Talent is what sets Grigorenko apart, and what makes him so valuable to the Colorado Avalanche.  Obviously talent doesn’t guarantee success at the NHL level. However, it is the one quality that can’t be taught.  Skills can be developed with practice, but talent is innate, and therefore precious when it can be identified and matured.  

Being called inconsistent or being criticized for your work ethic are two of the worst critiques an NHL player can face. They are even harder to shake, especially for Russian born players like Grigorenko.  However, a player possesses the ability to change his work ethic and become a committed and consistent contributor, whereas talent is a gift.  

Here’s an example of Grigorenko making goal-scoring look easy:

Mikhail Grigorenko’s talent is off the board — now it’s down to his commitment, his willingness to grow and the hard work of the Avs development staff to get him to where he needs to be.

Currently, the core of Matt Duchene, Gabriel Landeskog and Nathan MacKinnon represents a dangerous, but manageable offensive threat to opposing teams.  Grigorenko is the Colorado Avalanche’s chance to add another gifted player to their top-six, which would become lethal if both Grigorenko and Mikko Rantanen reached their potential.  The Avs need to make sure they do everything to make this happen given the rarity of Grigorenko’s skill set.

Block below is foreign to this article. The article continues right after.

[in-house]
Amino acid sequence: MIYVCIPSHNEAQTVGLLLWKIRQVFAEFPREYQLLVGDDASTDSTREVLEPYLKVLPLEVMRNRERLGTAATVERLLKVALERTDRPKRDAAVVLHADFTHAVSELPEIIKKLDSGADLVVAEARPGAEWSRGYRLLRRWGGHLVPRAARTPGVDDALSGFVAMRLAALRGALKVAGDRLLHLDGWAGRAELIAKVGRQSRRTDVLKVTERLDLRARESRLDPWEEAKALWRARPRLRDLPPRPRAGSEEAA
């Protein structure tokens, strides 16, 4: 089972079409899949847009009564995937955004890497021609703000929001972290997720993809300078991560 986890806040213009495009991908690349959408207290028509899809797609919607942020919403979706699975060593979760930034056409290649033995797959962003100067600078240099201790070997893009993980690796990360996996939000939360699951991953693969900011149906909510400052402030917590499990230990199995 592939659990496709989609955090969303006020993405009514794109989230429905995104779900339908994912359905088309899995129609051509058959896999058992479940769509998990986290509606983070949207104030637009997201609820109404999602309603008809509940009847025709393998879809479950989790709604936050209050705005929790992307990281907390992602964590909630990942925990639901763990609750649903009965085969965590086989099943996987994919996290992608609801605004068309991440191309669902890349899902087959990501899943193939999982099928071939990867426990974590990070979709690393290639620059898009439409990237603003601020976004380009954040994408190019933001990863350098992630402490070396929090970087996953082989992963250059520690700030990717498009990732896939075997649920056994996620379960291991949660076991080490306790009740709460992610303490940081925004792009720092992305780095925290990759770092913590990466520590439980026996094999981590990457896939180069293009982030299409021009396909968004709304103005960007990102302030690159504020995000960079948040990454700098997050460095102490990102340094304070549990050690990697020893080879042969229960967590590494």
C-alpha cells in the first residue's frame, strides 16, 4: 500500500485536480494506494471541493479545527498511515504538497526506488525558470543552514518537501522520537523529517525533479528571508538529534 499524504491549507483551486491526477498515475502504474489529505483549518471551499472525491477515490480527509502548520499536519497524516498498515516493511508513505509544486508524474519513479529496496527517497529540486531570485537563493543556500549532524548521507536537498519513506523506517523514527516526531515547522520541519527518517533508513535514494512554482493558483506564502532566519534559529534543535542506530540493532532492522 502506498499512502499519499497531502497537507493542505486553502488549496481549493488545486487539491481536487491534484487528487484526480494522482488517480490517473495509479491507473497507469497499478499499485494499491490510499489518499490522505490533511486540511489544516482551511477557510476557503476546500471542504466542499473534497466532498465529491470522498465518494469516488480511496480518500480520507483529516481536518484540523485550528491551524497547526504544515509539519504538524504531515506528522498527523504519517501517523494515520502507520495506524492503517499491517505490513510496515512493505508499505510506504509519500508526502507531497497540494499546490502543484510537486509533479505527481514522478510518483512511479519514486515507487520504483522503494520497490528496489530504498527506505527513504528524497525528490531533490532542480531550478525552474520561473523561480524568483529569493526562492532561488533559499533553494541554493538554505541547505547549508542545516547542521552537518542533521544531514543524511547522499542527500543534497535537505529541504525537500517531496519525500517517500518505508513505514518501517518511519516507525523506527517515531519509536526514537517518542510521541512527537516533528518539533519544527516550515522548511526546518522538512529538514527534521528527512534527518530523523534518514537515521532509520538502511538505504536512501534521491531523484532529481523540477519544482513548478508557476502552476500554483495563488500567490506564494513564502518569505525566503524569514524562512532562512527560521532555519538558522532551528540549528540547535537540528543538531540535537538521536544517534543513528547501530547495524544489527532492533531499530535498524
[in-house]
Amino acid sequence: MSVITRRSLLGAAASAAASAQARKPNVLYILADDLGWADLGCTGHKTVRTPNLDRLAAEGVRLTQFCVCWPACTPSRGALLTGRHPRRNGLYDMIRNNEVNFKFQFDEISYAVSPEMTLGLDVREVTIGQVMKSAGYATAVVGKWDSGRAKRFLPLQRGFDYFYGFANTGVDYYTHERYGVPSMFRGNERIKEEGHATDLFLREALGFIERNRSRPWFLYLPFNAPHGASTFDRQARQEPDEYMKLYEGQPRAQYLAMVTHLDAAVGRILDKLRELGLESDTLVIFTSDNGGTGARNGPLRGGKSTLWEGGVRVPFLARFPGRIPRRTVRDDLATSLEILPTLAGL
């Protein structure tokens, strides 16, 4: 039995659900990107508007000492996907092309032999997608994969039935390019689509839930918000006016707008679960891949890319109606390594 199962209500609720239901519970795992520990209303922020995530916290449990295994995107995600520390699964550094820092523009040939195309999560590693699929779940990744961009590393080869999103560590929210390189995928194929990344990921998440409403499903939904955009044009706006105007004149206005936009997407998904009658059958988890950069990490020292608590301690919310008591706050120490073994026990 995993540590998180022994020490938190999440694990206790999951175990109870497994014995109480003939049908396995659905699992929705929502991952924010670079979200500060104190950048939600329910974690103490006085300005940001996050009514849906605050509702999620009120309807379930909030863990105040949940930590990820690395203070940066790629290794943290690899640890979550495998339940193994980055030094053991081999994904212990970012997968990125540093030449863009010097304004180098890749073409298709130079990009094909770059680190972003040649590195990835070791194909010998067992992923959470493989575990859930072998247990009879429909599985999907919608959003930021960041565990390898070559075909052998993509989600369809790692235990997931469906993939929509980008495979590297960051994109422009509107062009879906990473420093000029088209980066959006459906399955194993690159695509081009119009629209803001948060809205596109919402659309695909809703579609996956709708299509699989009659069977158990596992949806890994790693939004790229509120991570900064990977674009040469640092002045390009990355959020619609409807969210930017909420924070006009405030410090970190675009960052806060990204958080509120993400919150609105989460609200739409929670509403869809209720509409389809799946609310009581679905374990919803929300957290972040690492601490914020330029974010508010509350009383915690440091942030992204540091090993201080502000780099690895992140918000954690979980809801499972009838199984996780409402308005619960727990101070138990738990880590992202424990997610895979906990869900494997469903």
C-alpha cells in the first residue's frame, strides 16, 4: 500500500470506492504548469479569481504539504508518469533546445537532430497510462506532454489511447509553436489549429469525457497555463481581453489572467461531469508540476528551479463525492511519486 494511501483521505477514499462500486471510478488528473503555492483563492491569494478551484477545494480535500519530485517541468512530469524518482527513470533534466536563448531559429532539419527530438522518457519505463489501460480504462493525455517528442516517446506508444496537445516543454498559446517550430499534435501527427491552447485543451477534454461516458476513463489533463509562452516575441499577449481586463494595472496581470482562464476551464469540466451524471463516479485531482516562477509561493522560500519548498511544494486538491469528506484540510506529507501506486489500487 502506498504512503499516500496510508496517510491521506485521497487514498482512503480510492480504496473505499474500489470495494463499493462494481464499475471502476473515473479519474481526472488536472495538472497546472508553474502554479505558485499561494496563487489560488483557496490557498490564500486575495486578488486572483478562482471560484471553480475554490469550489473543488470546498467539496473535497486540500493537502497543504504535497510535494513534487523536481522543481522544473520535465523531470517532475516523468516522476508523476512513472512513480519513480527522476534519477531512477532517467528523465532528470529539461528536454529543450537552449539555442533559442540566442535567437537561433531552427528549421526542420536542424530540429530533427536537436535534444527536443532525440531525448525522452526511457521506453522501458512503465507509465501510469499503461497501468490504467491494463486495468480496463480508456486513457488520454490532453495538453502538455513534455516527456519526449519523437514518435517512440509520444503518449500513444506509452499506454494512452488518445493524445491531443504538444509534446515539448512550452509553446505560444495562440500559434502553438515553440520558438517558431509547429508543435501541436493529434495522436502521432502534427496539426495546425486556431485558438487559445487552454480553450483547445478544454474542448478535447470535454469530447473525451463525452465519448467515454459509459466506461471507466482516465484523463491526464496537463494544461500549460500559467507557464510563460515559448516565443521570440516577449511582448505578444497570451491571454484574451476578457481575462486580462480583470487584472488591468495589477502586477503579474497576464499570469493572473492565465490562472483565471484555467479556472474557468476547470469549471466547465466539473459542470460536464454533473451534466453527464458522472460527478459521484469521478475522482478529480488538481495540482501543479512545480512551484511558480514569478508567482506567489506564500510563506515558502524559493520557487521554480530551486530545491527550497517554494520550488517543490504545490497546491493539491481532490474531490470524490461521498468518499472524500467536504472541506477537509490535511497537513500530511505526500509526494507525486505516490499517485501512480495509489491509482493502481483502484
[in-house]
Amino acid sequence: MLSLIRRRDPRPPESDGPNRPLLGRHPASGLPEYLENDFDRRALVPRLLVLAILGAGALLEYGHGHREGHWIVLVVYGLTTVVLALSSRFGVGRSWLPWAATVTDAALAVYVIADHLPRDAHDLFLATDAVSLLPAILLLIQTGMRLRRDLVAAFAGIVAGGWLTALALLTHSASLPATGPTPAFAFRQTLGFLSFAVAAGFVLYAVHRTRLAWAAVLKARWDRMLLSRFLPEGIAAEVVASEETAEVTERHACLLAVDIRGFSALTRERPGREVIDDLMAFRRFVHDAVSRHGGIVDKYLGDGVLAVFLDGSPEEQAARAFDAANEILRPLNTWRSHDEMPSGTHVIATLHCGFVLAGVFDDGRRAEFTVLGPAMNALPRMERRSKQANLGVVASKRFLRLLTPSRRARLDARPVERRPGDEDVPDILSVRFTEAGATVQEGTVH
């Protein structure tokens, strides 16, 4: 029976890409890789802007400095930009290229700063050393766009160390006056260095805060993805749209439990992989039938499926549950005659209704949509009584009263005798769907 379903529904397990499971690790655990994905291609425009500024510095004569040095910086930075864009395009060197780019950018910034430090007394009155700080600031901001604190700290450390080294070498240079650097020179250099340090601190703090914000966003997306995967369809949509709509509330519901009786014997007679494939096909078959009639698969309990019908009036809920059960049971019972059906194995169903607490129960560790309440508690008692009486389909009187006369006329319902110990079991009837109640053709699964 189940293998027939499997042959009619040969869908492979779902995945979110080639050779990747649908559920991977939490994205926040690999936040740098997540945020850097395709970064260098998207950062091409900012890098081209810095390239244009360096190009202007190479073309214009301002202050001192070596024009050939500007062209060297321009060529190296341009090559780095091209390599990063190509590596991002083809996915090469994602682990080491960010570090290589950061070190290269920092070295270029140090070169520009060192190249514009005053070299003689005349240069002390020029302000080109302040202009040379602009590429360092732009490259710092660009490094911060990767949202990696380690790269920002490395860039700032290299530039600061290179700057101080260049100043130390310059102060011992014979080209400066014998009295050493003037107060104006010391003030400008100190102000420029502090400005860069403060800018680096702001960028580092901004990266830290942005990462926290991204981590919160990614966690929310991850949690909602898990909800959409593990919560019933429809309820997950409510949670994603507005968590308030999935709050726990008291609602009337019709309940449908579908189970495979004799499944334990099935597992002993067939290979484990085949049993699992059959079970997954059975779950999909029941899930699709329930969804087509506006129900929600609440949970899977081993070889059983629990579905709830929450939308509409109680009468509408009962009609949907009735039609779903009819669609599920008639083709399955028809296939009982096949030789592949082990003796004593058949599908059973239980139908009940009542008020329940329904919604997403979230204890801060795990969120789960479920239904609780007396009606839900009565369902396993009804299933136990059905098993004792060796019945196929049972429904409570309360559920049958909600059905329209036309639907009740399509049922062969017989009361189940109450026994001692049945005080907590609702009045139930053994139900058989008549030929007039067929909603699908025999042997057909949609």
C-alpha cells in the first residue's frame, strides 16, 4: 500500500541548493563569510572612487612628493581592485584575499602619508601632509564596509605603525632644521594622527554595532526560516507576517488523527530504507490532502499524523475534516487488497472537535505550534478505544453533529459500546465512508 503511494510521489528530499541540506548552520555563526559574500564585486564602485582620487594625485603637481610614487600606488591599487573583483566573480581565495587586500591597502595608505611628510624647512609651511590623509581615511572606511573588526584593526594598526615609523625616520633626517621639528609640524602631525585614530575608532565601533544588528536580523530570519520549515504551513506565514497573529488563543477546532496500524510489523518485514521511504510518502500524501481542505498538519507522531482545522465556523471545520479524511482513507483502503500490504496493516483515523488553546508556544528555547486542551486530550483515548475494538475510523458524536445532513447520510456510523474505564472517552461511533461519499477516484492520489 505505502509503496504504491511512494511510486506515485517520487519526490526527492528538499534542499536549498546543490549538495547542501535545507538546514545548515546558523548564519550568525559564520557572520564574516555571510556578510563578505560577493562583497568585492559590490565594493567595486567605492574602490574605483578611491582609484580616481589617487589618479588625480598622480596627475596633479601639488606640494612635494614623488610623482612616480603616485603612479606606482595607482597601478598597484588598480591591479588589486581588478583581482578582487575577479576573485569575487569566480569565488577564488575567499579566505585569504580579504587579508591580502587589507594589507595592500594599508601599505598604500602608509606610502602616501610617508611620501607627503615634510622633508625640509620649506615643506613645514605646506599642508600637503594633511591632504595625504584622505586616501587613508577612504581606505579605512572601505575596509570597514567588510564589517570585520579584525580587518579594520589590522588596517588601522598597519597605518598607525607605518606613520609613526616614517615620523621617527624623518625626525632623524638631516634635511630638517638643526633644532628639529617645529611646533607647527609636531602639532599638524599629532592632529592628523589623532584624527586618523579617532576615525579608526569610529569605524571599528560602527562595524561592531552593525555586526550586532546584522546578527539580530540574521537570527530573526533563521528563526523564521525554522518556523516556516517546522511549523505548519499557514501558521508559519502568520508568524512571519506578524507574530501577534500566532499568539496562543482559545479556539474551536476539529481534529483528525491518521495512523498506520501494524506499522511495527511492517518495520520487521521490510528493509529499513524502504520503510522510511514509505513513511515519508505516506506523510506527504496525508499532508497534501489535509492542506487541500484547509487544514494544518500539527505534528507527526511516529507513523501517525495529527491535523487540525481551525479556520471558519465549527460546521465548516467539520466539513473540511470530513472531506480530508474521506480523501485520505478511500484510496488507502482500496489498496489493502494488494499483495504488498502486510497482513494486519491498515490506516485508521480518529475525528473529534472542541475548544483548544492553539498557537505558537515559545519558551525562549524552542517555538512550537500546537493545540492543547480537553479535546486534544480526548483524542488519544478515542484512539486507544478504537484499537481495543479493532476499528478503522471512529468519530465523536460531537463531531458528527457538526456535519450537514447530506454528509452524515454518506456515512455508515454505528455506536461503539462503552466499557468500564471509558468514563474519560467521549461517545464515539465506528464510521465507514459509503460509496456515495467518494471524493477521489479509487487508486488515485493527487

The best part about Grigorenko’s potential for the Colorado Avalanche is that he doesn’t need to be the star of the team or the franchise center some predicted he could be.  In order for him to deserve a top-six role, he needs to be able to put up 45-60 points in secondary scoring, solidify his defensive play, provide legitimate depth on the power play and force opposing teams to play their first or second pairing defenders against him. Given his talent, this should all be achievable.  

Rather than face salary arbitration, Grigorenko signed a one year, $1.3 million contract.  This could be his last season with the Avs, or the beginning of a long relationship.  This upcoming season is critical to his future in the NHL and will be fascinating to watch.  

Fortunately, the Colorado Avalanche’s long-term success is not tied up in his success, however, he could become a key player in the rebirth of the franchise.

In 2012, chief scout of International Scouting Service (ISS), Dennis McInnis said of Grigorenko, “I could see a perfect storm happening where [Grigorenko] drops, but if that happens, in five years there could be a lot of GMs saying, ‘How’d I miss that?’”  Entering his fifth NHL season, hopefully Grigo understands the potential he possesses and finds a way to put his game together.
If Grigorenko is unable to become the player the Avs are hoping for, the rebuild will not suffer much.  However, I will be watching Grigo anxiously as a hockey fan and an Avs fan, hoping that we will all get to enjoy his incredible talent on full display putting points for the Colorado Avalanche.